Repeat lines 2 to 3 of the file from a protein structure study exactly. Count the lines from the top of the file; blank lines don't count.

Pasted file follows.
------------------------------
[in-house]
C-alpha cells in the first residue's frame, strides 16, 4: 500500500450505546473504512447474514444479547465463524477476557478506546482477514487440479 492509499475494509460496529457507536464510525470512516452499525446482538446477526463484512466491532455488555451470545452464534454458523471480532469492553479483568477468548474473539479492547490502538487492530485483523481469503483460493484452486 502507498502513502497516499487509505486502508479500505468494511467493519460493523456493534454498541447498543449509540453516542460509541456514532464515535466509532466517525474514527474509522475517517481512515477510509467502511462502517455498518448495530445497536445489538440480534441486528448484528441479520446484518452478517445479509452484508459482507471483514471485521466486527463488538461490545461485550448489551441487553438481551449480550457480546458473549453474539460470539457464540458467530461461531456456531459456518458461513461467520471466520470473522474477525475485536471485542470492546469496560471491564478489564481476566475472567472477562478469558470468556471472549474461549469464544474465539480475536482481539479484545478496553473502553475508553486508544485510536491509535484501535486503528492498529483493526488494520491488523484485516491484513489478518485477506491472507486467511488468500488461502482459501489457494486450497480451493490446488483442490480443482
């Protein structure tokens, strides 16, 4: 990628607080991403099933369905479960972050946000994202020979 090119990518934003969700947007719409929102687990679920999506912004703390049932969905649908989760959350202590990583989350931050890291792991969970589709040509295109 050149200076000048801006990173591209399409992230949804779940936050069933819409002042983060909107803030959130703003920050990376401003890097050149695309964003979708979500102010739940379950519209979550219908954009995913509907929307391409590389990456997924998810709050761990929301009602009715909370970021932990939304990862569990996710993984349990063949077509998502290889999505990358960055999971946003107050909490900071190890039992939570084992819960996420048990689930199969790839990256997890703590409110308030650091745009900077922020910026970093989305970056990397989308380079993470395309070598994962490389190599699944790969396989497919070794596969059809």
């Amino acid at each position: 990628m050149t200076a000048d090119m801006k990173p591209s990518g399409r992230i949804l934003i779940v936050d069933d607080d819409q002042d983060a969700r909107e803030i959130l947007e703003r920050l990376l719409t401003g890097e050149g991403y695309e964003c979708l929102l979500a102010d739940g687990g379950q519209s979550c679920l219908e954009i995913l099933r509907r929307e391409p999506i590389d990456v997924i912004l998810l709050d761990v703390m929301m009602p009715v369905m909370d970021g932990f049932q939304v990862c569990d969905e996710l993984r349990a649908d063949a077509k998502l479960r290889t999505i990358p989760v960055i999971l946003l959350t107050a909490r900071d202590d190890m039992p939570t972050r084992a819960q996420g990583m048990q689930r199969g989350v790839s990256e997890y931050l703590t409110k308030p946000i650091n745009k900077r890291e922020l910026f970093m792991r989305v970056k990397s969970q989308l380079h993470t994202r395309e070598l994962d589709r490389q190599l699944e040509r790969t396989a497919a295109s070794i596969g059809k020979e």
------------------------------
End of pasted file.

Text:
C-alpha cells in the first residue's frame, strides 16, 4: 500500500450505546473504512447474514444479547465463524477476557478506546482477514487440479 492509499475494509460496529457507536464510525470512516452499525446482538446477526463484512466491532455488555451470545452464534454458523471480532469492553479483568477468548474473539479492547490502538487492530485483523481469503483460493484452486 502507498502513502497516499487509505486502508479500505468494511467493519460493523456493534454498541447498543449509540453516542460509541456514532464515535466509532466517525474514527474509522475517517481512515477510509467502511462502517455498518448495530445497536445489538440480534441486528448484528441479520446484518452478517445479509452484508459482507471483514471485521466486527463488538461490545461485550448489551441487553438481551449480550457480546458473549453474539460470539457464540458467530461461531456456531459456518458461513461467520471466520470473522474477525475485536471485542470492546469496560471491564478489564481476566475472567472477562478469558470468556471472549474461549469464544474465539480475536482481539479484545478496553473502553475508553486508544485510536491509535484501535486503528492498529483493526488494520491488523484485516491484513489478518485477506491472507486467511488468500488461502482459501489457494486450497480451493490446488483442490480443482
């Protein structure tokens, strides 16, 4: 990628607080991403099933369905479960972050946000994202020979 090119990518934003969700947007719409929102687990679920999506912004703390049932969905649908989760959350202590990583989350931050890291792991969970589709040509295109 050149200076000048801006990173591209399409992230949804779940936050069933819409002042983060909107803030959130703003920050990376401003890097050149695309964003979708979500102010739940379950519209979550219908954009995913509907929307391409590389990456997924998810709050761990929301009602009715909370970021932990939304990862569990996710993984349990063949077509998502290889999505990358960055999971946003107050909490900071190890039992939570084992819960996420048990689930199969790839990256997890703590409110308030650091745009900077922020910026970093989305970056990397989308380079993470395309070598994962490389190599699944790969396989497919070794596969059809």